Major US stock indices to remove more Chinese companies following order by Joe Biden
- Move by S&P Dow Jones Indices comes after executive order by Biden administation banning investment in businesses thought to have ties to Chinese military
- FTSE Russell is also planning to drop another 20 Chinese businesses from its benchmarks
The company, which maintains the Dow Jones Industrial Average and Standard & Poor’s 500, said on Wednesday it would drop 25 companies – including Aerospace Communications Holdings, China Shipbuilding Industry Co and Inner Mongolia First Machinery – from its benchmarks on August 2.
Signed last month, Biden’s order expanded on one issued by former president Donald Trump, which prohibited Americans from investing in companies that Washington linked to the Chinese military. Biden’s order increased the number of blacklisted Chinese companies to 59.
FTSE Russell, another global provider of stock benchmarks and an arm of the London Stock Exchange Group, said it would also drop another 20 Chinese firms from its indices on July 28.
The removals will force global fund managers to rebalance their investment allocations that mirror the indices, dropping the businesses that are no longer part of those benchmarks.
The moves by the index providers reflect the deepening financial decoupling of the world’s two largest economies. The US and China had until recently remained fully engaged financially despite the nations’ worsening relations on trade, technology and military fronts.
But since June 2020, the US Defence Department has identified more than 40 Chinese companies as allegedly having ties to the Chinese military and urged they be banned from American investment.
Biden’s action showed Washington’s intent to continue to pressure Wall Street away from investments that could help China build out its military and tech capacity.
Late last year, Trump also signed into law a bill to compel US-listed foreign businesses to comply with the auditing standards followed by US publicly traded companies.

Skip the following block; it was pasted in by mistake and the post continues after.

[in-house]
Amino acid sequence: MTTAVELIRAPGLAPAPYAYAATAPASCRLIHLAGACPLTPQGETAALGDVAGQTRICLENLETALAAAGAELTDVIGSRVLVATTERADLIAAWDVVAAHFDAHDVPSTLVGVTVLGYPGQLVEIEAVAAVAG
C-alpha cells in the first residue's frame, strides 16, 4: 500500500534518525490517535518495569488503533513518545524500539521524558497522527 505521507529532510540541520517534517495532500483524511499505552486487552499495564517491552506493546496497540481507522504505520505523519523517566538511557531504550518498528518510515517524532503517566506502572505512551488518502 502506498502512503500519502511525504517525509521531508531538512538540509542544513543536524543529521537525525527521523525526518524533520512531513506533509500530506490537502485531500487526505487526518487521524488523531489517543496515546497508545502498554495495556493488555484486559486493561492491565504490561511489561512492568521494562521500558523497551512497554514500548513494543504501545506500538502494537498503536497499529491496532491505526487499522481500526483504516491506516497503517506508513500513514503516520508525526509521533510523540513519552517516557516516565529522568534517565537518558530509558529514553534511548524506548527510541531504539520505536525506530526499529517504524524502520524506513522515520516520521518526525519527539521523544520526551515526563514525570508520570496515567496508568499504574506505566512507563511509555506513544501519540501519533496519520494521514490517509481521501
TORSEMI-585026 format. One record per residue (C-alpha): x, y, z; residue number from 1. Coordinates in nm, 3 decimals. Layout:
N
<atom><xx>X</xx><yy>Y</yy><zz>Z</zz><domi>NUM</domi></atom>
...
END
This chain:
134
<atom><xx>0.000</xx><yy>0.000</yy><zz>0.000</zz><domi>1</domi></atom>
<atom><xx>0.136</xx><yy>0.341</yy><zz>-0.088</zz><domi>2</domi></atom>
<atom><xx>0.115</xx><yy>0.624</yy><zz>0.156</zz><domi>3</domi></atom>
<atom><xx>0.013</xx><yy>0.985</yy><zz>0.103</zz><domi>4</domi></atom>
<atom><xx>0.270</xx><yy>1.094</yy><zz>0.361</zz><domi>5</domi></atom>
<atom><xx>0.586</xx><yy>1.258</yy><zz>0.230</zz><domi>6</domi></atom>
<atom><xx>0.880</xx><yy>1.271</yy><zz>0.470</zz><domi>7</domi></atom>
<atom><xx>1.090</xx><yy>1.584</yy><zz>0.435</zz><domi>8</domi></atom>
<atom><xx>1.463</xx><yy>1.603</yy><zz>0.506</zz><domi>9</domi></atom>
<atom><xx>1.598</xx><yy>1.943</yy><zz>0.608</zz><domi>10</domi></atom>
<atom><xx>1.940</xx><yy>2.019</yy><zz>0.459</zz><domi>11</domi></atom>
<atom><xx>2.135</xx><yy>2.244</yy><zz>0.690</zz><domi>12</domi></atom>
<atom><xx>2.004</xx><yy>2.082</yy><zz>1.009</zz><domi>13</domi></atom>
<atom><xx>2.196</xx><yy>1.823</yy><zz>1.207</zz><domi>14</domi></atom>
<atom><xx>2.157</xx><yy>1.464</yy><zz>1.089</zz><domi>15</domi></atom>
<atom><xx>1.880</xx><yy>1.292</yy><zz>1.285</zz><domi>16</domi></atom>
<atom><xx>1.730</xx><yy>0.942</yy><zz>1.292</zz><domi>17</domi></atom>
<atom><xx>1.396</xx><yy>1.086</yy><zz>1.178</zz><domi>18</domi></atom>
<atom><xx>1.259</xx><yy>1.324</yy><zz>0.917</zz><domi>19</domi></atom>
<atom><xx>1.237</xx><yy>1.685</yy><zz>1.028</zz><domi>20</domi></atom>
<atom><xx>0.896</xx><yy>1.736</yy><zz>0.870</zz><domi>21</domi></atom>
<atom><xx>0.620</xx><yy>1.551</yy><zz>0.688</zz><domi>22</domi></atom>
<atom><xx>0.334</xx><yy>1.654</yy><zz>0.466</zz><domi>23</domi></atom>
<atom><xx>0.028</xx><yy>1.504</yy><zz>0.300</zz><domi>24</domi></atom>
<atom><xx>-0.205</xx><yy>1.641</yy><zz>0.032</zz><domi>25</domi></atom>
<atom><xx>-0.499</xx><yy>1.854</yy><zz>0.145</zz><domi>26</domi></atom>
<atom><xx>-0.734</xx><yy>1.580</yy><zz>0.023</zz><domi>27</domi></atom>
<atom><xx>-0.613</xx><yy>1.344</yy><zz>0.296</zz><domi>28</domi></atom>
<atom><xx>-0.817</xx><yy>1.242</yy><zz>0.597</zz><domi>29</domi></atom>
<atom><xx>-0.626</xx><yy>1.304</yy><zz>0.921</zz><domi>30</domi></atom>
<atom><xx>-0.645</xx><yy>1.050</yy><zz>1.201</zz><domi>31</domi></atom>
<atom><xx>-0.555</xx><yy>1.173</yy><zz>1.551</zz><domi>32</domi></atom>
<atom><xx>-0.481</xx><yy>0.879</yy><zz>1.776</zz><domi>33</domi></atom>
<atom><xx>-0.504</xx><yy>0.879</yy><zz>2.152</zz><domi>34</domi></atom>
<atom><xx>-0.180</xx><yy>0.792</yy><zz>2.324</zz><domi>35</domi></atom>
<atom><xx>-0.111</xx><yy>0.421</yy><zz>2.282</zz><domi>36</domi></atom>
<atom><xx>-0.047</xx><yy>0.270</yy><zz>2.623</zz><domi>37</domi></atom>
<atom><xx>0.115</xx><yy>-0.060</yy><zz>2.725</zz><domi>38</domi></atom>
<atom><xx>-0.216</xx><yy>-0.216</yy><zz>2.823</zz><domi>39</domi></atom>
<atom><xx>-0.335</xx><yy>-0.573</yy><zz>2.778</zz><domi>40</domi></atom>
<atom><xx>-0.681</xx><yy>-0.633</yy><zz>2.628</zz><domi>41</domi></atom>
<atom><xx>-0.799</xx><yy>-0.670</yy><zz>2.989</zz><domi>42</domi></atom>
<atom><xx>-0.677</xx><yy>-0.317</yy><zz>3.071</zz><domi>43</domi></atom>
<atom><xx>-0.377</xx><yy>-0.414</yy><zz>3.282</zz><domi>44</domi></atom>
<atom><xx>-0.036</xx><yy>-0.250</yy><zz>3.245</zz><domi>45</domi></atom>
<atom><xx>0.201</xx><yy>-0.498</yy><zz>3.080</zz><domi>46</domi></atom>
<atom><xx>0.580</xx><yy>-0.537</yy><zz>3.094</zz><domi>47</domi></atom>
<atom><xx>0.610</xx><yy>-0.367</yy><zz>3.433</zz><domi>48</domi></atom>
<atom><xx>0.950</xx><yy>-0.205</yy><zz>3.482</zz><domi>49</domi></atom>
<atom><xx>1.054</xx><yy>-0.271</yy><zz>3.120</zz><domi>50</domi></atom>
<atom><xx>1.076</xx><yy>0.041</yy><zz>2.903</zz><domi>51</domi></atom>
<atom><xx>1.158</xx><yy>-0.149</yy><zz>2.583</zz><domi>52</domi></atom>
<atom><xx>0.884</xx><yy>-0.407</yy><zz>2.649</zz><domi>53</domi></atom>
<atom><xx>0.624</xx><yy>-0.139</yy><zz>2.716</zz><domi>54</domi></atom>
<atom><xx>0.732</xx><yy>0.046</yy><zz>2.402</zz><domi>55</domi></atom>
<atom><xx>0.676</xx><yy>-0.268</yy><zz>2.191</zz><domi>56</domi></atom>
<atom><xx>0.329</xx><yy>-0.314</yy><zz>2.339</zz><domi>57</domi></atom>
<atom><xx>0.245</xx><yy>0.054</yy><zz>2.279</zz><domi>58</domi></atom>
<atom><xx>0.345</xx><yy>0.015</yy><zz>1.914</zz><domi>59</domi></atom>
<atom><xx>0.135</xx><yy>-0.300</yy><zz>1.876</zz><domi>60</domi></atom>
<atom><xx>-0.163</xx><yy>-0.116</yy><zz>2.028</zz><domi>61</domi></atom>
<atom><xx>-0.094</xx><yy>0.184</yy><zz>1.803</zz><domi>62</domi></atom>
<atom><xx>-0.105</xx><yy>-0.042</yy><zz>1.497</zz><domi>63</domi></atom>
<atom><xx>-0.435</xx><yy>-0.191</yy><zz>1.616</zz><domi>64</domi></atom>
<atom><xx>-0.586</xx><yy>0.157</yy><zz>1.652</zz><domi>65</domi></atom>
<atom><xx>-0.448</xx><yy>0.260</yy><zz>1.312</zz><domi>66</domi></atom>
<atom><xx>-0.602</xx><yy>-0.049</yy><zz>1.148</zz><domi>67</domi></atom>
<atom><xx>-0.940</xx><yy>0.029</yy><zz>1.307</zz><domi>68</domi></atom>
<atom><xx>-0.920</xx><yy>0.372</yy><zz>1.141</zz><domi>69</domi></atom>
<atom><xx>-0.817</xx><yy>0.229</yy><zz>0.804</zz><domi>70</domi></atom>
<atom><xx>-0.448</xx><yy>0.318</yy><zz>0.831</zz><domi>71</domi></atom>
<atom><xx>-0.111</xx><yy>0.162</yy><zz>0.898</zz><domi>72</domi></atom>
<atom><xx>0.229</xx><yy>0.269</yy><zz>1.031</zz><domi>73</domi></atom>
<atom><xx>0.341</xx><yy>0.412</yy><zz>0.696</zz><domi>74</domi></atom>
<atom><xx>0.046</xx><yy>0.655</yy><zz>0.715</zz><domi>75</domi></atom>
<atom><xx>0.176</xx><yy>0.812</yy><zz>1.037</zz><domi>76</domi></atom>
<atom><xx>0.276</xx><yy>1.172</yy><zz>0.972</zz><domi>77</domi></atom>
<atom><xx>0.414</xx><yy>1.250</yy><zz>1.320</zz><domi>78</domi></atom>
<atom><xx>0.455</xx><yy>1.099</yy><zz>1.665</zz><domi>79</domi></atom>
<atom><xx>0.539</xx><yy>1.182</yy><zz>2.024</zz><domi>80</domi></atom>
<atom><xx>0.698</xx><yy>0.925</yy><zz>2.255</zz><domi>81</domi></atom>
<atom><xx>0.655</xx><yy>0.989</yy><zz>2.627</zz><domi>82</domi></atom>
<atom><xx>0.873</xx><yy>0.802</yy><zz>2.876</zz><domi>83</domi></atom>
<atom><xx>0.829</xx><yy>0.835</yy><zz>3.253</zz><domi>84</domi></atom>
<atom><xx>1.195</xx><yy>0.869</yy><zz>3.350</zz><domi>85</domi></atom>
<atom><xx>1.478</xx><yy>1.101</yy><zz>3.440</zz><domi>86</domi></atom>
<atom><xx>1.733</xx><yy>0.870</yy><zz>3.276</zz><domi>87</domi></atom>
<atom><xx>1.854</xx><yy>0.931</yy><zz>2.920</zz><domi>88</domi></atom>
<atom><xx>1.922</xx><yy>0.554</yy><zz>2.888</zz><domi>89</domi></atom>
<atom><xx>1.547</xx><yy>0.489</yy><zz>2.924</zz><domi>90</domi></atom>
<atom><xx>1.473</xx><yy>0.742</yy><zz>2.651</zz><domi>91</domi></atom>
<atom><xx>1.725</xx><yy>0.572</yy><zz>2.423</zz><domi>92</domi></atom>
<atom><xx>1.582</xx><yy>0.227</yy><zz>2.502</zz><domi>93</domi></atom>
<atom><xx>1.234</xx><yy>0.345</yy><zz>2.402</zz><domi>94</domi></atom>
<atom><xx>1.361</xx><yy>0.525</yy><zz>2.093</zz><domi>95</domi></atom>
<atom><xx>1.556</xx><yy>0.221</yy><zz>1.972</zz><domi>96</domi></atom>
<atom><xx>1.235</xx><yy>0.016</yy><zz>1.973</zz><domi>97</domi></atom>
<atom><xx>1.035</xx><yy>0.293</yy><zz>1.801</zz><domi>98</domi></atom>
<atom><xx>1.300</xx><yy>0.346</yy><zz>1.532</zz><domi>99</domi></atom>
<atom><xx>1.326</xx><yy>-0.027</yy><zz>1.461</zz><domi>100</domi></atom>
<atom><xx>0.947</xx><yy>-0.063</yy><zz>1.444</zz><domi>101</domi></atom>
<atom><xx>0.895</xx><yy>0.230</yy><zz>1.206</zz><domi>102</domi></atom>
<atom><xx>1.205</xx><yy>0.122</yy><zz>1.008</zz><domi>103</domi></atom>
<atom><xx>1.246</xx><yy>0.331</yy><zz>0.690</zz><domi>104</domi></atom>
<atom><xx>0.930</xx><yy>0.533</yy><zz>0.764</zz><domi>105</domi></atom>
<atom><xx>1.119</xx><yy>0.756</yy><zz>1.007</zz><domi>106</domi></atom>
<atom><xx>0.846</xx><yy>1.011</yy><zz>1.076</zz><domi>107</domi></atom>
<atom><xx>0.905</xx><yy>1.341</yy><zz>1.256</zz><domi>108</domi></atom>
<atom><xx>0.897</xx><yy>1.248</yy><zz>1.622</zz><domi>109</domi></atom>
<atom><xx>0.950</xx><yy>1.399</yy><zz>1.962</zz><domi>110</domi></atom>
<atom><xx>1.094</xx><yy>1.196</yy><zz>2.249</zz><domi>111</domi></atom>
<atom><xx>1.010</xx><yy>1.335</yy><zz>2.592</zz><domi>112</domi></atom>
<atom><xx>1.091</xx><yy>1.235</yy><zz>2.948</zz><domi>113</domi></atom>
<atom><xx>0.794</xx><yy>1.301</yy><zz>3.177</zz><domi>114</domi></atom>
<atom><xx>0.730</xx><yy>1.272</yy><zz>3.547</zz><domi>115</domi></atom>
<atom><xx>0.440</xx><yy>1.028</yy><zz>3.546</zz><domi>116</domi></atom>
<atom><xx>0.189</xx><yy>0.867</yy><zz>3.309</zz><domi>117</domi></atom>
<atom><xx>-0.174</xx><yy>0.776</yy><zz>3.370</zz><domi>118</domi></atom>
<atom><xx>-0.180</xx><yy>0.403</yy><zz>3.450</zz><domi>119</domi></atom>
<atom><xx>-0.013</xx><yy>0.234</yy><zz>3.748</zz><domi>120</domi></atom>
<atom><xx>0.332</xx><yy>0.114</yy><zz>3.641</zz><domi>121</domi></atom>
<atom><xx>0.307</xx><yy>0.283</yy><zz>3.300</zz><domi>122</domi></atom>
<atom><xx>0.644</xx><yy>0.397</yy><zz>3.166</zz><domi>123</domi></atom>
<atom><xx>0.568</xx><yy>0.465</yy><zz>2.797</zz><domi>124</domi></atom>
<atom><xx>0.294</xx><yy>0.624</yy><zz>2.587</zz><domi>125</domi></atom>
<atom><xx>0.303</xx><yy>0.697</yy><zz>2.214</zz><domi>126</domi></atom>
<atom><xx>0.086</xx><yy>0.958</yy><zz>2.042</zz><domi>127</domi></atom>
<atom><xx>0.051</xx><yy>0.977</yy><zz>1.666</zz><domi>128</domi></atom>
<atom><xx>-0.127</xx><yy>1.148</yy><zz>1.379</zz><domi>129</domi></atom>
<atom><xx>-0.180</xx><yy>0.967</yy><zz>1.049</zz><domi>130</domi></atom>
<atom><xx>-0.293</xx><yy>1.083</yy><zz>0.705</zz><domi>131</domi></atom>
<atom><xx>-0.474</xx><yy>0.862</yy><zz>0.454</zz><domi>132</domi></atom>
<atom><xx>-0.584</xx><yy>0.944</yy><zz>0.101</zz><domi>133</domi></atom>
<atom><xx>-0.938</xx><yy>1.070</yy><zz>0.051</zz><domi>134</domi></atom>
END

The Holding Foreign Companies Accountable Act did not specifically mention China, but it was clearly targeted at companies based there: Beijing has refused to let them hand over those audits, saying they are state secrets.
Despite these rising headwinds, Chinese companies, many in the technology sector, have continued to list on US stock exchanges. The amount of capital they raised in the US reached a new high in the first six months this year as 36 companies received a total of US$12.6 billion in their initial public offerings.
Now these companies, which were looking for higher valuations of their businesses in the US, are increasingly caught in the tensions of the two governments.
Last week, Beijing announced an investigation into China’s ride-hailing giant Didi Global shortly after the company had its IPO in the US, raising US$4.4 billion. And this week, China’s State Council said it would tighten the ability of Chinese companies to list overseas by closing a loophole they had used.
In Washington, the US Senate recently passed a bill allowing regulators to delist foreign companies if they do not comply with audit rules within two years instead of three.
Since the Pentagon blacklisted the first batch of companies last year, FTSE Russell removed eight Chinese companies – China Railway Construction Corporation and surveillance camera maker Hangzhou Hikvision among them – from several global stock benchmarks.
S&P Dow Jones Indices in December dropped 21 companies from its stock and bond benchmarks, including Luokung Technology, a mapping technology company listed on Nasdaq. But the company sued the government over the designation and last month was removed from the blacklist after a federal judge issued a preliminary injunction in favour of the firm.
The indices provider said on Wednesday that seven companies, including Luokung and the supercomputer manufacturer Sugon, are now eligible to be returned to the benchmarks since they are no longer on the list.